Sinusitis means that your sinuses have been inflamed to the point where they are losing fluids. The usual cause is an infection or other issue with the sinus cavities. Usually, sinuses are air filled cavities in the bones around the outside of the nose.
Generally, they produce a lot of mucus that drains out of the nasal passages into the throat. However, if your nose is blocked by swelling, this will prevent the sinuses from draining properly and cause severe pain. As well, because of the increased pressure, the tissues in the sinus areas become very tender making it difficult to even talk or breathe properly. If you notice any of these symptoms, it is best to consult a doctor for treatment to avoid sinus infection.
Other things that can cause sinus problems include allergies, rhinitis (inflammation of the lining that surrounds the sinus), and other infections. Allergies to irritants and even foods can lead to inflammation of the sinus cavities and symptoms. If allergies seem to be the case, simply remove the allergen, such as dust, pet dander, pollen, and certain foods. Continue to vacuum the house and keep the windows and doors closed. You may want to run a steam cleaner through the house at least once a week to remove allergens. Some allergens are more persistent than others so in order to remove them, some testing may be needed.
When it comes to sinusitis, it is best to avoid crowd situations and stay home. The less pressure you have on your sinuses while in a crowded environment, the better your odds will be of not getting a sinus infection. Another thing to remember is to never sit or stand up too fast, because this places an uneven amount of pressure on your nasal cavities. If you must stand up to support yourself, do so in short bursts and don’t hold your breath until your lungs are fully inflated. Always fold or compress your hands into your gloves.
Another symptom that is common to both sinus and chronic bronchitis is a constant, thick, yellow-green nasal discharge. This may not have an odor. Sinus congestion lasts for several days or even longer and usually gets worse when the weather changes. The chronic condition is usually accompanied by chronic facial pain and is usually accompanied by cough.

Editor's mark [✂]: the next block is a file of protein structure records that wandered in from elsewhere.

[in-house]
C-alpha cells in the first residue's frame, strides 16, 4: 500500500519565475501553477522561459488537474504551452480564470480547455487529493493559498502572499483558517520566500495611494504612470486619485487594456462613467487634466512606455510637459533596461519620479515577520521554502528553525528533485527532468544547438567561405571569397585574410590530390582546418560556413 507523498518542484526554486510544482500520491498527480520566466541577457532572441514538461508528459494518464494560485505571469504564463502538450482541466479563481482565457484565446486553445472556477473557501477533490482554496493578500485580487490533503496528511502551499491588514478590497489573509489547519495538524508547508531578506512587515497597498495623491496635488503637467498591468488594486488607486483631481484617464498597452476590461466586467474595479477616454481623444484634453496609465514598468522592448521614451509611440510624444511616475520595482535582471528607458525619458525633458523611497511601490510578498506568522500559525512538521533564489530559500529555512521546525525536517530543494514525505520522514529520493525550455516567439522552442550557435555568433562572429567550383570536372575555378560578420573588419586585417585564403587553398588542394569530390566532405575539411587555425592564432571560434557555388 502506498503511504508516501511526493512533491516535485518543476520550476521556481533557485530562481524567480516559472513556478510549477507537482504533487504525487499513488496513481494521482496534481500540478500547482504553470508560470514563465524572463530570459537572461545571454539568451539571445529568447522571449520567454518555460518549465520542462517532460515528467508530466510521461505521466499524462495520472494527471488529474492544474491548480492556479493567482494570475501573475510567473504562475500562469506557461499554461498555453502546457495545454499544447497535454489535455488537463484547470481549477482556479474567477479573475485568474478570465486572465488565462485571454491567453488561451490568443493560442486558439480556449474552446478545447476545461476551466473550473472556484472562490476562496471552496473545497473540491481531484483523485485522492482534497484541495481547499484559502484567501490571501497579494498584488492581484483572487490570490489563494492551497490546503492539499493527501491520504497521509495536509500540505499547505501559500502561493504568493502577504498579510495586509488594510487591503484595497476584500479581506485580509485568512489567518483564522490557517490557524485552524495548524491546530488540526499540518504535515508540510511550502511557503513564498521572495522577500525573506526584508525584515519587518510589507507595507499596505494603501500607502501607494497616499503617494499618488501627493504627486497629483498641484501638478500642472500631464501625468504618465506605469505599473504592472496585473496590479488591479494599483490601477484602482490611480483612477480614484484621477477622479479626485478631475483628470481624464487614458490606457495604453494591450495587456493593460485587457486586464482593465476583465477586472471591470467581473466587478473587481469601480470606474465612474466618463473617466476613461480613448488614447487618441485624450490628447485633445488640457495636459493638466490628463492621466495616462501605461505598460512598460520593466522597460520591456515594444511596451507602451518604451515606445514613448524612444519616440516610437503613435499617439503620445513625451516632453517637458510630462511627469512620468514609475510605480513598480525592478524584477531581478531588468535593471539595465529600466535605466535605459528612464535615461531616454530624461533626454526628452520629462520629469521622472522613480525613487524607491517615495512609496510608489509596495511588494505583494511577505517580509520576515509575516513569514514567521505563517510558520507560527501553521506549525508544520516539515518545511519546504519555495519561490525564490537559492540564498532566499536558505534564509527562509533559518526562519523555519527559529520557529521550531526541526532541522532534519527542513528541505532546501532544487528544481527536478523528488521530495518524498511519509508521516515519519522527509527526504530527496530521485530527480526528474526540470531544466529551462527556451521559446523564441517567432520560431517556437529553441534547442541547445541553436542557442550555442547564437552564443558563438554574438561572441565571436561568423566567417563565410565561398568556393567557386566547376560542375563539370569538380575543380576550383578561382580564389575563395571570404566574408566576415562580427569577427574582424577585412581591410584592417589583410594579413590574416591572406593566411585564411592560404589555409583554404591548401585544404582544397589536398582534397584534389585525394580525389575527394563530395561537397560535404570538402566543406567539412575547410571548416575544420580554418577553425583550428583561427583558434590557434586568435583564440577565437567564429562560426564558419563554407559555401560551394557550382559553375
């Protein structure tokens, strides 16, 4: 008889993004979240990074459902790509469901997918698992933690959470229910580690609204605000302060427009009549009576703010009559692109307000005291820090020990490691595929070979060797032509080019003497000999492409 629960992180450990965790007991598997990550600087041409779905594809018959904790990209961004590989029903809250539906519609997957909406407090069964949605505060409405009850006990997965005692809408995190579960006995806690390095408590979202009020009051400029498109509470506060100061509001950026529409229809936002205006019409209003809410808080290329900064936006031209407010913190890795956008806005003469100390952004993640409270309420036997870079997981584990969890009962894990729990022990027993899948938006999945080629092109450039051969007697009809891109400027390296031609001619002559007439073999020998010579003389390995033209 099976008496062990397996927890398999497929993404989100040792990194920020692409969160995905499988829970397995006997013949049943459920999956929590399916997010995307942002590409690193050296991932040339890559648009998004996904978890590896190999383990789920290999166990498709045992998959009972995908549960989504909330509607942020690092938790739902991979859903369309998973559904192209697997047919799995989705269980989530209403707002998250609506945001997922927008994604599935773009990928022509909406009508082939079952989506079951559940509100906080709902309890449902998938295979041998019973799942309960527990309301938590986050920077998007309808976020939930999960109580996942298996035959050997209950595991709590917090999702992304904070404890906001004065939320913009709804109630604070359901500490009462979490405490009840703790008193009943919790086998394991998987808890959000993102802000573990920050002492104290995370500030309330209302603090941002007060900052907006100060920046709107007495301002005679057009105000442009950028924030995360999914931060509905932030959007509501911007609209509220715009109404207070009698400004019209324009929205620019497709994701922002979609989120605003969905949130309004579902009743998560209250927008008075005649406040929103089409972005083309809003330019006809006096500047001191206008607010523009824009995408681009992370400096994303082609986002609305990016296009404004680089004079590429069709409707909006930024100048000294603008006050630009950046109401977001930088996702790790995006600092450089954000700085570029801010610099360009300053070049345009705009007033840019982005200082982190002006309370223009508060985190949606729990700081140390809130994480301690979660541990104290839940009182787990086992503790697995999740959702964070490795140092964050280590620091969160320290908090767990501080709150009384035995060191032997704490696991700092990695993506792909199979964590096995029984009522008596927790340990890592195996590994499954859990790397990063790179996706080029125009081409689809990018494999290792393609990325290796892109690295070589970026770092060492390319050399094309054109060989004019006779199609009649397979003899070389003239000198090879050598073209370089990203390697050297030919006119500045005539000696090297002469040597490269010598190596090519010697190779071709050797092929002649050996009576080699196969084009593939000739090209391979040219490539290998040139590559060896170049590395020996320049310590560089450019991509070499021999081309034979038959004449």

Sinusitis will typically last from six to twelve weeks. However, it can persist longer in certain instances such as if a person has chronically weak immune function. There are a few symptoms that occur in acute sinusitis that are the same as symptoms of chronic bronchitis. These symptoms last from four to twelve weeks, but they tend to be less severe than those in chronic sinusitis. If you have had an acute attack, the pain and discomfort are usually intense and last for more than a week.
One of the most common symptoms is a feeling that something is stuck in your throat. It could either be a foreign body or a foreign smell. It often also feels like a lump is pressing against the back of your throat. You might even cough a lot during an attack. All of these symptoms are common among people who have a sinus infection and all are caused by an inflammation or swelling around your nose, cheeks or sinus area.
In rare cases, sinusitis can lead to nasal polyps or growths. The polyps are growths that form in your bones or your lining and grow through the airways, usually affecting the upper respiratory passages. Although rare, sinusitis can also lead to meningitis, a very serious condition in which the brain becomes covered in fluid, resulting in permanent damage. If it is possible to find out what caused the sinus infection, it is important to treat it properly, so it does not recur. Treatment can vary based on the type of infection, the severity of it, and on the type of treatment that are available for the cause of the sinusitis.